(LOS ANGELES) -- Jonathan Winters, the comic whose zany, largely improvised characters were a television mainstay in the 1960s and 70s, died Thursday night of natural causes in his Montecito, Calif., home, ABC News confirms. He was 87.
Though he initially studied to be a cartoonist, Jonathan Harshman Winters III worked as a disc jockey in is native Ohio before moving to New York City in 1953, where he honed his comedy chops in nightclubs. His talent quickly drew the attention of TV producers, and it wasn't long before he was a frequent guest on The Tonight Show, first under Jack Parr and later, Johnny Carson.
It was his appearances with Carson that spotlighted the improvisation talents that made Winters famous. He often appeared as one of several characters, such as crotchety spinster Maude Frickert, improvising answers to Carson's questions. Winters also had a prolific comedy album career and appeared in dozens of TV shows and movies, including the 1963 all-star comedy classic It's a Mad, Mad, Mad, Mad World.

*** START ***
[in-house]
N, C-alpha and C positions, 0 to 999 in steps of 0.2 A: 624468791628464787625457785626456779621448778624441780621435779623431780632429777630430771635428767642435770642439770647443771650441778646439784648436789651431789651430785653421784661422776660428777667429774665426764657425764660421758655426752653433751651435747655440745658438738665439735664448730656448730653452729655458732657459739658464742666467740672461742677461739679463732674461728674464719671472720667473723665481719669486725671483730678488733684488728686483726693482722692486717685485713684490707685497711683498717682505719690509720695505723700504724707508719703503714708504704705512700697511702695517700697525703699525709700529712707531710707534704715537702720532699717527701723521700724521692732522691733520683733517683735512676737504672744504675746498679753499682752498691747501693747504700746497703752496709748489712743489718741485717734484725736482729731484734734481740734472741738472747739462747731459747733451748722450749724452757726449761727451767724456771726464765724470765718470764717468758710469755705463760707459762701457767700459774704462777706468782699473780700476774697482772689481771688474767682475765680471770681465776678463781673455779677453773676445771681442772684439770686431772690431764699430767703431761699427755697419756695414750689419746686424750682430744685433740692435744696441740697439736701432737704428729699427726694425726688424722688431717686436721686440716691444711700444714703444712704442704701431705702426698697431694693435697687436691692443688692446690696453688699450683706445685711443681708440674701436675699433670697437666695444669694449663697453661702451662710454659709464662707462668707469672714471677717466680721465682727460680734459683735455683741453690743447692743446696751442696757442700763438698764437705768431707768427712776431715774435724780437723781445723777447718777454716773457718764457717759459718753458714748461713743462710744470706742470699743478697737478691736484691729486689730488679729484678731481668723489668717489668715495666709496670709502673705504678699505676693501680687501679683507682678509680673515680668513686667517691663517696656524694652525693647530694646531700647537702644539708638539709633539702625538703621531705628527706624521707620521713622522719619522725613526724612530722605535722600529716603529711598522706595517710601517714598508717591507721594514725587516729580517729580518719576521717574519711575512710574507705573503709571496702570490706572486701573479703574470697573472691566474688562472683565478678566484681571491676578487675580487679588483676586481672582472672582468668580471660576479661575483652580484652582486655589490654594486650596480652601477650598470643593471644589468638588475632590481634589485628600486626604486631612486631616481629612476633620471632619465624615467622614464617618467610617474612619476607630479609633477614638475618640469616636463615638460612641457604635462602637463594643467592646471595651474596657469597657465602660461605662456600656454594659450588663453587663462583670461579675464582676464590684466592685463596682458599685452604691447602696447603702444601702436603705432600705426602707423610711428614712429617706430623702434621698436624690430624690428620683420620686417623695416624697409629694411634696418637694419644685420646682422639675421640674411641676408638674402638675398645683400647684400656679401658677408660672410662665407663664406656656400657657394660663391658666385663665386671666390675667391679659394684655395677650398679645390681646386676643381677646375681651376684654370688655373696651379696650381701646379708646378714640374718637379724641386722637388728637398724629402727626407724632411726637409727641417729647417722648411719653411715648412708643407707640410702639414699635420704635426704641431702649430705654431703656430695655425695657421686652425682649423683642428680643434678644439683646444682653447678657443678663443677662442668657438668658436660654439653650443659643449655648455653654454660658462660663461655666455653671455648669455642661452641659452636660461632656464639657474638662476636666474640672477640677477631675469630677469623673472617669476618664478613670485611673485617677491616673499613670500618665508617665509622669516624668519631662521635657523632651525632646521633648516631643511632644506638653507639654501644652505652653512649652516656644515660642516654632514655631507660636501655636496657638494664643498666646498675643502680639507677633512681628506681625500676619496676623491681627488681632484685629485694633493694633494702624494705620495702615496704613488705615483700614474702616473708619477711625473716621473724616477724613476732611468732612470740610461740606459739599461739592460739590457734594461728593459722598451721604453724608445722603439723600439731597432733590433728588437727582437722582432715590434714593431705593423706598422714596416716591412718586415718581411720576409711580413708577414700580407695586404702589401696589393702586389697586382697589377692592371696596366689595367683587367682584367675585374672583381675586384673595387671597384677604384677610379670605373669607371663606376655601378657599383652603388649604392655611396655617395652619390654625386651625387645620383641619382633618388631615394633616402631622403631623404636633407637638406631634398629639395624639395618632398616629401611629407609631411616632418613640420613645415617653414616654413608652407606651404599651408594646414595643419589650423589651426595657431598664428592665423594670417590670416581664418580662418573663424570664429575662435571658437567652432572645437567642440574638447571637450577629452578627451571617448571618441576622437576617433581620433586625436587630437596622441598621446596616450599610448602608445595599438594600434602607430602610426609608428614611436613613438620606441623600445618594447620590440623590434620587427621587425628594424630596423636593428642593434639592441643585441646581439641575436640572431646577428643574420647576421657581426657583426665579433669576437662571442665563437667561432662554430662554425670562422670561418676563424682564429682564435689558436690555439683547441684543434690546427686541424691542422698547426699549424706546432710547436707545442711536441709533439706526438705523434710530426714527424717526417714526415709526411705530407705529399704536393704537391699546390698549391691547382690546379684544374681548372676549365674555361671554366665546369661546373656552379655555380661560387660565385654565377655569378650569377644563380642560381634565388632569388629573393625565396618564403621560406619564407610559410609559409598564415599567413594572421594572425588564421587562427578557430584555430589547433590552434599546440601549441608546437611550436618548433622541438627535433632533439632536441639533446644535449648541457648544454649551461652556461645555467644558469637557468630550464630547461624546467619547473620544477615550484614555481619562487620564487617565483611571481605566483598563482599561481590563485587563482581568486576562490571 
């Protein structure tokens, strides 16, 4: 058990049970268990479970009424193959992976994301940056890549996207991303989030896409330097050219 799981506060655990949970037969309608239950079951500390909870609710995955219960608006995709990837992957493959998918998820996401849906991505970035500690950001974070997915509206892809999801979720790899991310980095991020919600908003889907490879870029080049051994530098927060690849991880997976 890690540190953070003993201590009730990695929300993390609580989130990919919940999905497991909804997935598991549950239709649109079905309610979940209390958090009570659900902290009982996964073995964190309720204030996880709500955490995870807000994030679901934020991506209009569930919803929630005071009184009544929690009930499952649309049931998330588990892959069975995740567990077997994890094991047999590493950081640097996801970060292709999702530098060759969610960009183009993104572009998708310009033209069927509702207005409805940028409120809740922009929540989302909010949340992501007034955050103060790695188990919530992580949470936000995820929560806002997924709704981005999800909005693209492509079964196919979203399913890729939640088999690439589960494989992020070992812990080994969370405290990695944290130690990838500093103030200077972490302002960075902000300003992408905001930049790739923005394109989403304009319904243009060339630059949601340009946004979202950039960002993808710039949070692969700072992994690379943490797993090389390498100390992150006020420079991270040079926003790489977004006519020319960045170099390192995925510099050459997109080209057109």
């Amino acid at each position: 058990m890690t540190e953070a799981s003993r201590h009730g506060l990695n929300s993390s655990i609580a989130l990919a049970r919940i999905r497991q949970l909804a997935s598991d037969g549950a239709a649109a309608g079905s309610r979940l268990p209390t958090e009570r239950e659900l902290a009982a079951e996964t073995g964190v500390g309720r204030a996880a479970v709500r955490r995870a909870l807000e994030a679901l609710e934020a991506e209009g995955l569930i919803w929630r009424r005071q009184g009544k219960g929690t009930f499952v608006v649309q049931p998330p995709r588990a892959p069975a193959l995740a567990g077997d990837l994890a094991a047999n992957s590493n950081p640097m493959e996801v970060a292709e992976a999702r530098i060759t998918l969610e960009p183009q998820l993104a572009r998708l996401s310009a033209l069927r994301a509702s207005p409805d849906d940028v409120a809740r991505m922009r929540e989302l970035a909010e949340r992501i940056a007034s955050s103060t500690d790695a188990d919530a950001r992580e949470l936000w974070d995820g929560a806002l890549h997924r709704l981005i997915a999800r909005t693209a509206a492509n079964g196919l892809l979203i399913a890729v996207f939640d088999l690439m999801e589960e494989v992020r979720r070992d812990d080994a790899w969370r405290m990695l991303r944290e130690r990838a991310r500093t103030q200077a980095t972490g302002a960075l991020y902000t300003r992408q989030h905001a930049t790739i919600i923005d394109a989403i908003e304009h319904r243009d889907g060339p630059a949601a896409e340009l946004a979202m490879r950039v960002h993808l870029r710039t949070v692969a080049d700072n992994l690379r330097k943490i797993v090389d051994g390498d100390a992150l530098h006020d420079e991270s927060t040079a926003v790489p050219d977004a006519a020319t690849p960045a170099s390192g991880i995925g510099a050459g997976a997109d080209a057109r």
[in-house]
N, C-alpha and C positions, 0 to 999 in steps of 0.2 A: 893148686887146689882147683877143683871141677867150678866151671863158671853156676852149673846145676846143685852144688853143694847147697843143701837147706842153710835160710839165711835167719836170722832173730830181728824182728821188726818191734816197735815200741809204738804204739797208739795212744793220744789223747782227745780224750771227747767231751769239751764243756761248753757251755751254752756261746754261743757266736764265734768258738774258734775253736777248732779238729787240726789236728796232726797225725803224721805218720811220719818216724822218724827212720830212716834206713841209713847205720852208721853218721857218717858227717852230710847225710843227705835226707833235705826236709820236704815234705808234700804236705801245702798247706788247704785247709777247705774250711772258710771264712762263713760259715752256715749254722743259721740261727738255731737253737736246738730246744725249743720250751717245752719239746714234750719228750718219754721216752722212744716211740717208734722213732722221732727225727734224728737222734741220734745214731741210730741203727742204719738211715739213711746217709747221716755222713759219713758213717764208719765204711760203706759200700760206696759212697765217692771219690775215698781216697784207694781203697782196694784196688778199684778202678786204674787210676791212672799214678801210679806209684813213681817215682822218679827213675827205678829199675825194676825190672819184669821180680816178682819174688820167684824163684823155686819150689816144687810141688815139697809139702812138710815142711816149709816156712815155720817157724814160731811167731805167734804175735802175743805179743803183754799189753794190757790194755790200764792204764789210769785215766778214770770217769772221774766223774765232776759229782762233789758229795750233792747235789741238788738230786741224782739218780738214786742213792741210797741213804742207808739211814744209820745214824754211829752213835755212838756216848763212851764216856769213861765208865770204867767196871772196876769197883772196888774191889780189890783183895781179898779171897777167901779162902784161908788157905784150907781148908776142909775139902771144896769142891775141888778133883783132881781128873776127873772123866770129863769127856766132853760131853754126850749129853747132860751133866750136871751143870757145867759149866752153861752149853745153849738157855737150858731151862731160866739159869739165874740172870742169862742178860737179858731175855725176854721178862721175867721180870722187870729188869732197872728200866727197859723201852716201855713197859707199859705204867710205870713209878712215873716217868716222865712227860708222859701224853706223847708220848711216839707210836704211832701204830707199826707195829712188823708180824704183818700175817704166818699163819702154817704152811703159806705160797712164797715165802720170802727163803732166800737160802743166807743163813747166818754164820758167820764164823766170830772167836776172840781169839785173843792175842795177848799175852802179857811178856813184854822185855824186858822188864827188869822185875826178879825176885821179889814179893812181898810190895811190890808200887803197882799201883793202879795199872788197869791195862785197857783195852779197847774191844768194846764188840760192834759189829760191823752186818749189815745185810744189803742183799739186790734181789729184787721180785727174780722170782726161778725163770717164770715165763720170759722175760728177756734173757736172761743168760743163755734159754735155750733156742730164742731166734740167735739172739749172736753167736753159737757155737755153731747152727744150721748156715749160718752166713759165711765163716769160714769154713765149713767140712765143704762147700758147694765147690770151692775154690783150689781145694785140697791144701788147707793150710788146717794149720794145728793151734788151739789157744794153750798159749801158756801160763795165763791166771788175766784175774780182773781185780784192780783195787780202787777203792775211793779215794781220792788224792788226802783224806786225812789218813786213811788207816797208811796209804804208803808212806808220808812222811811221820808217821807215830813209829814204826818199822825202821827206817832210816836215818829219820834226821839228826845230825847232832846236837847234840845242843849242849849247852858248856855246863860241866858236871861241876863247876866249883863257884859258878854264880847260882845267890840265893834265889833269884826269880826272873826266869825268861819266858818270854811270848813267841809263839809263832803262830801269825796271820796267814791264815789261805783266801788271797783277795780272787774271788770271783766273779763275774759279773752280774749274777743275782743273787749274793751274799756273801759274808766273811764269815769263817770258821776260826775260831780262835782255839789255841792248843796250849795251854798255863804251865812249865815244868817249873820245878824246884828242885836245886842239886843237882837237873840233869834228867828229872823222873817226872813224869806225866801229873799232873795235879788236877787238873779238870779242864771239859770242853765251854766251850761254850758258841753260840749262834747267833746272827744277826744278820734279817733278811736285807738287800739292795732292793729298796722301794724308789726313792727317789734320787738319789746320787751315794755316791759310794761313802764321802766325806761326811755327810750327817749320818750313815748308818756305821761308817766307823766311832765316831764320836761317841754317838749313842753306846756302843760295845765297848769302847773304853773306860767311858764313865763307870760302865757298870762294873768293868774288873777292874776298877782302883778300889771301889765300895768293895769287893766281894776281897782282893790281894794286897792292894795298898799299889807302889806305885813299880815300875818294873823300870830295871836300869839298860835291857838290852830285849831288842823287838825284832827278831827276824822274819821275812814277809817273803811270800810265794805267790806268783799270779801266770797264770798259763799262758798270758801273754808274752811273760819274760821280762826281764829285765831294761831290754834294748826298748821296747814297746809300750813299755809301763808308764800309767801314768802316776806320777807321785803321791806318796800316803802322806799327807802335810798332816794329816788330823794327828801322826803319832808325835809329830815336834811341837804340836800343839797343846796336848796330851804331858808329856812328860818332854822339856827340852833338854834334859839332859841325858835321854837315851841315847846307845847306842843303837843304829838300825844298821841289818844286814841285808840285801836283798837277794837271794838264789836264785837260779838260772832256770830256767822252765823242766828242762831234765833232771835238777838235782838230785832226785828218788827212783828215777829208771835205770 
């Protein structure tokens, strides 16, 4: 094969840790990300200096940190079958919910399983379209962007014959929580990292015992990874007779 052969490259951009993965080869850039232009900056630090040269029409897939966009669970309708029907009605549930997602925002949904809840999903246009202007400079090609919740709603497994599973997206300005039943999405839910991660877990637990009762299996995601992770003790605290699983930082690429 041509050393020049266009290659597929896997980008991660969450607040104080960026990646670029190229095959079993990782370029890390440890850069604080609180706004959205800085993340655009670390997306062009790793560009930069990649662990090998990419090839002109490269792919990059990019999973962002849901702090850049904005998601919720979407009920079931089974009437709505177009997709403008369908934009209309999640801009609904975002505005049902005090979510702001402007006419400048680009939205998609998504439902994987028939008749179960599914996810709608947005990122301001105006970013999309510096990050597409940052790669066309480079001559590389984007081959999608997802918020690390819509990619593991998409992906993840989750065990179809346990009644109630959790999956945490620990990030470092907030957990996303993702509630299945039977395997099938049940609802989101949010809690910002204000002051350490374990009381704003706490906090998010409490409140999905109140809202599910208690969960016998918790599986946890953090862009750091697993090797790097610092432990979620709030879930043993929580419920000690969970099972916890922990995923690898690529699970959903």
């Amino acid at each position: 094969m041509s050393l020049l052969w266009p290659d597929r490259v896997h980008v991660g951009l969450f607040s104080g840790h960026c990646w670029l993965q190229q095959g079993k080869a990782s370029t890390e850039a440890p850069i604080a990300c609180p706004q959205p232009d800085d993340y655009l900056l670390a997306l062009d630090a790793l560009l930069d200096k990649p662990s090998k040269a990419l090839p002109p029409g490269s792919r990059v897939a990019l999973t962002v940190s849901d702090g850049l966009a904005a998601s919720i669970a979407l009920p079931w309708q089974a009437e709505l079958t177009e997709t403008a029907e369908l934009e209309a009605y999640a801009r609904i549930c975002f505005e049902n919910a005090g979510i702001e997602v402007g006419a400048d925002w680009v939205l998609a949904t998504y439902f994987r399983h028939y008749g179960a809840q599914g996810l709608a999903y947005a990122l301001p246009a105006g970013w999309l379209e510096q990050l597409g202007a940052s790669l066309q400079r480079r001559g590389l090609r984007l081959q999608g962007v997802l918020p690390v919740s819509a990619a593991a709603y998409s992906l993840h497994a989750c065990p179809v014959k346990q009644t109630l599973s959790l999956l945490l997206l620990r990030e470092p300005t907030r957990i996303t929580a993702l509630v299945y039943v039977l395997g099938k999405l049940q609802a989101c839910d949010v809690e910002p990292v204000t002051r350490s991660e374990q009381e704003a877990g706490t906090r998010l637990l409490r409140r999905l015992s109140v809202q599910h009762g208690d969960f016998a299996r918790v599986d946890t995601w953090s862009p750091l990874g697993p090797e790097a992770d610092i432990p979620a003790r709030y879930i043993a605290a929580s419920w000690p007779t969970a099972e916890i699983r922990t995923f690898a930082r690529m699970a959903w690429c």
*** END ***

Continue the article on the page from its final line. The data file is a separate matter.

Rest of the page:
In 1982, Winters joined the cast of the sitcom Mork & Mindy for its final season, playing the son of star Robin Williams, who often cited Winters as his idol and inspiration.
Winters was awarded the Mark Twain Prize for American Humor in 1999, following Richard Pryor as the prize's second recipient. His most recent film role was providing the voice of Papa Smurf in 2011's The Smurfs, a role he reprised in the upcoming The Smurfs 2.
Winters was married for 60 years to wife Eileen, who died in January 2009.
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